Someone (OK, it was me) asked recently on Facebook how it’s possible the boys from a high school – specifically Lincoln Pius X – ‘get’ to play Class B while their girls ‘have’ to slug it out in Class A. Much speculation and comment – some of it uncomplimentary to Pius including perhaps my own in a mild way – promptly ensued.

There’s much more to the story, however, as I have discovered in recent days.

Kloee Sander was the leading scorer for the Pius girls this year, I believe, and coincidentally is also a cousin to my grandkids. Her sister, Kennedy, played alongside now-Husker senior Maddie Simon when Pius won the Class B state championship four years ago. This year, however, kid sister Kloee and her teammates had to fight their way through the Class A bracket where they lost in semifinal round to Millard North in a triple-overtime, game-for-the-ages epic slugfest at Pinnacle Bank Arena.

The Thunderbolt boys, meanwhile, won the boys Class B tournament relatively sweat-free compared to the distaff Pius team.

Something about that smelled kinda fishy to me and other folks. Perhaps it is, but perhaps we ought to lighten up on Pius. But not too much of course.

Here are the numbers as determined by the NSSA’s classification formula for 2019:

* There were 471 boys at Pius on the day the official enrollment census was taken. That makes them second largest in Class B. Gretna with only 16 more boys at 487 ended up being the smallest school in Class A.

* Girls at Pius number 480 which places them dead last in Class A. Columbus has 10 fewer females under its roof which makes the Discoverers top dog in Class B girls.

In other words Pius split the seam between Class A and Class B, the boys falling a shade on one side of the line, the girls on the other.

Next I chatted with Class B York boys coach Scott Lamberty about the situation with Pius and his take on this seeming discrepancy.

Scott explained it all with a no-big-deal shrug, beginning with the fact the NSAA in recent years changed its bylaws so that boys and girls are counted separately. So start with that.

Then he said the Pius boys could have and would have opted up to Class A with the girls if it were a decision for basketball alone. But, alas, there was a complication (isn’t there always). Some of the school’s other boys sports, he said, would have been required to also take the leap if that were the decision for basketball, but wanted no part of it.

Turns out this 2019 basketball season and state tourney oddity, apparently, may have more to do with soccer, tennis, golf and the like than it ever did with hoops.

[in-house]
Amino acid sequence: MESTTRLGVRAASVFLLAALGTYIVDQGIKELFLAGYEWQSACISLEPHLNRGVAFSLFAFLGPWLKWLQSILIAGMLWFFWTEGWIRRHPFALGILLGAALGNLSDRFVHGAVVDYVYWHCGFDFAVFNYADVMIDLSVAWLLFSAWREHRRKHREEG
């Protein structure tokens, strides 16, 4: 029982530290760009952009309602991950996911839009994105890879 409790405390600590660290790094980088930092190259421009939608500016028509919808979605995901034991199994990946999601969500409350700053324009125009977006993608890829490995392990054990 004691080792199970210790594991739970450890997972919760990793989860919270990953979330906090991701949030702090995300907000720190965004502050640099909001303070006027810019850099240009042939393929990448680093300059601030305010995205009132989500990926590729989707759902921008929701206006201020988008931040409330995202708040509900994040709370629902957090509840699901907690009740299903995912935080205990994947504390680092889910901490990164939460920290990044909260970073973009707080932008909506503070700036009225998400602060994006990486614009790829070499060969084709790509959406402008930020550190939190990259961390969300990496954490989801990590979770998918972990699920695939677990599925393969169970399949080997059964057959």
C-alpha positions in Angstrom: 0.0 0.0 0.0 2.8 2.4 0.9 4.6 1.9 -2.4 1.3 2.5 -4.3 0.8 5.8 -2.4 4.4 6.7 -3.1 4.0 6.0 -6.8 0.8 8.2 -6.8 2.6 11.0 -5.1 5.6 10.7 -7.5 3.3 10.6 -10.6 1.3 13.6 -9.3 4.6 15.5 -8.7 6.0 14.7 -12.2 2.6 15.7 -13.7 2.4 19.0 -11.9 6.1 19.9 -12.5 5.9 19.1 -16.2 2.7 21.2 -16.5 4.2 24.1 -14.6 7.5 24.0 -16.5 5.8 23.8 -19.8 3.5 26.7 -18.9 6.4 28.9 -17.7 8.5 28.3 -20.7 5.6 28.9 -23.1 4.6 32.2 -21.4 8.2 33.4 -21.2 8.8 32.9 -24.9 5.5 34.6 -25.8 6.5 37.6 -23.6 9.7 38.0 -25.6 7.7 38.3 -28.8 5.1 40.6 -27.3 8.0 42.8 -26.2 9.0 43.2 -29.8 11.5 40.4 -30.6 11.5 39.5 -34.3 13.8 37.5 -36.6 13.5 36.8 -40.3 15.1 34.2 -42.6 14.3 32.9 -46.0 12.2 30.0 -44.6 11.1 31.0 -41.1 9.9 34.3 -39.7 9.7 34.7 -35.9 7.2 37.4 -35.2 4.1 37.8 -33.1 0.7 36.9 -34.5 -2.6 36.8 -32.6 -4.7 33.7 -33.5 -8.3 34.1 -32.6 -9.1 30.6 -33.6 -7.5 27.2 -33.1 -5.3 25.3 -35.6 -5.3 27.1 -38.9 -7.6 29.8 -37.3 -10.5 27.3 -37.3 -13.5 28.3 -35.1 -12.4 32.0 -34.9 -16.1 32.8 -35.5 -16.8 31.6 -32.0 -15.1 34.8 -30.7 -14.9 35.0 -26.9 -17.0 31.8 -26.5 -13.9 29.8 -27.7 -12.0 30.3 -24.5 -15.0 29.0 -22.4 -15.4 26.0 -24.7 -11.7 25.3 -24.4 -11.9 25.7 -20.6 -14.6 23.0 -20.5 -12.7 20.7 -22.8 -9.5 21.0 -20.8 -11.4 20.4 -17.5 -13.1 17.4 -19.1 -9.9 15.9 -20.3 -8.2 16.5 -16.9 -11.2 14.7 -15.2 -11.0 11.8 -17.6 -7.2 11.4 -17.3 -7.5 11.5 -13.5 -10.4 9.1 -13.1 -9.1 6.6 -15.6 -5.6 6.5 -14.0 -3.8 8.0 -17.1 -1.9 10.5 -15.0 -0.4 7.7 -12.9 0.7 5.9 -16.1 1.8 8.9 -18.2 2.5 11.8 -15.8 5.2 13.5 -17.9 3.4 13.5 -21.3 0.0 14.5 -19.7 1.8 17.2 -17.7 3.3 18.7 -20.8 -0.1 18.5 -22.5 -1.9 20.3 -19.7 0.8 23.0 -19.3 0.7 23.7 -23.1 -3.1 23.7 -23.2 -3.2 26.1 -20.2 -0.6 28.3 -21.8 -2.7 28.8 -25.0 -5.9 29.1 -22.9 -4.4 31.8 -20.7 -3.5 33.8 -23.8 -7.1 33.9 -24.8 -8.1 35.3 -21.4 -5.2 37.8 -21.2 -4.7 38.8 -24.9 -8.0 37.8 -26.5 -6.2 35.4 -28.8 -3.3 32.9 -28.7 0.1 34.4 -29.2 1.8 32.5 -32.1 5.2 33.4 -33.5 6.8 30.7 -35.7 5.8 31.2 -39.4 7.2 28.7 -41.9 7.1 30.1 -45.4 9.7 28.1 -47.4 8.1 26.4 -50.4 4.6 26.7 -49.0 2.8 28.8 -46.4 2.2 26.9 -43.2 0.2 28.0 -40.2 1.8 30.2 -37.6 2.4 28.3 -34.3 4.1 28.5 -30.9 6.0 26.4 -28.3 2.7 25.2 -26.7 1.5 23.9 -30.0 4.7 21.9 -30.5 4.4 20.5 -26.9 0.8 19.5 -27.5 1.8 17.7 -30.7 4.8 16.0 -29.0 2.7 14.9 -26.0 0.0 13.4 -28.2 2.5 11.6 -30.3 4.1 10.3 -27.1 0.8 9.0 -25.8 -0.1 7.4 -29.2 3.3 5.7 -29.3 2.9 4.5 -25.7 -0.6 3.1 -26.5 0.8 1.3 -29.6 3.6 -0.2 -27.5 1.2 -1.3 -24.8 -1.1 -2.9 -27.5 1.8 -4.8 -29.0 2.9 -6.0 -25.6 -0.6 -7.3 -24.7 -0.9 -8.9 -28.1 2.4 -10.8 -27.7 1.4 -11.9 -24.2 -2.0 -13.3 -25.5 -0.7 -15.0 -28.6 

Kinda makes sense when you look at the thing from that angle, although I must admit I would respect Pius more if all its boys’ team coaches had manned-up and gone Class A. Why? Because, doggone it, Pius looks, acts and competes like the big boys.

Here’s something else to consider: two other Class B state tournament qualifiers – York and Aurora – have 326 boys between them grand total. That’s 145 fewer potential athletic studs to choose from and develop than Pius enjoys.

Which kind of brings us by default to school classification in general.

The NSAA and its member schools struggle mightily and endlessly with huge size gaps within the six classes: A, B, C-1, C-2, D-1 and D-2.

In just two of those half-dozen pigeon holes in which to poke schools by enrollment, Classes A and B, the challenge is obvious.

Grand Island, the largest in Class A, has 1,069 boys. That does not compare favorably at Gretna where 487 boys, fewer than half as many Islander males, have the Dragons draggin’ the bottom of Class A.

It’s similar in B where Elkhorn tops the class with 471 boys. At the bottom is beleaguered Holdrege, which gives away a more than 3-to-1 deficit at 138.

All this, real and problematic as it surely is, makes one wonder how we survived in the 60s with just four classes, A, B, C and D, dividing up what was a slew more schools. Modern-day consolidation routinely brings two, three or four towns – each of which had its own teams back when – together in one district.

The Fighting Genoa Orioles of my youth were Class C by themselves in all sports of which there were admittedly but three, all for boys.

By contrast the Twin River Titans of today, comprised of the best-of-the-best from within the former footprints of the Genoa, Monroe and Silver Creek districts en masse, are still Class C within an array of six, not four, divisions.

I get it now, the numbers were against us all along. We never came within sniffing range of state, but at last the obvious is revealed. It’s not our fault! Never has been.

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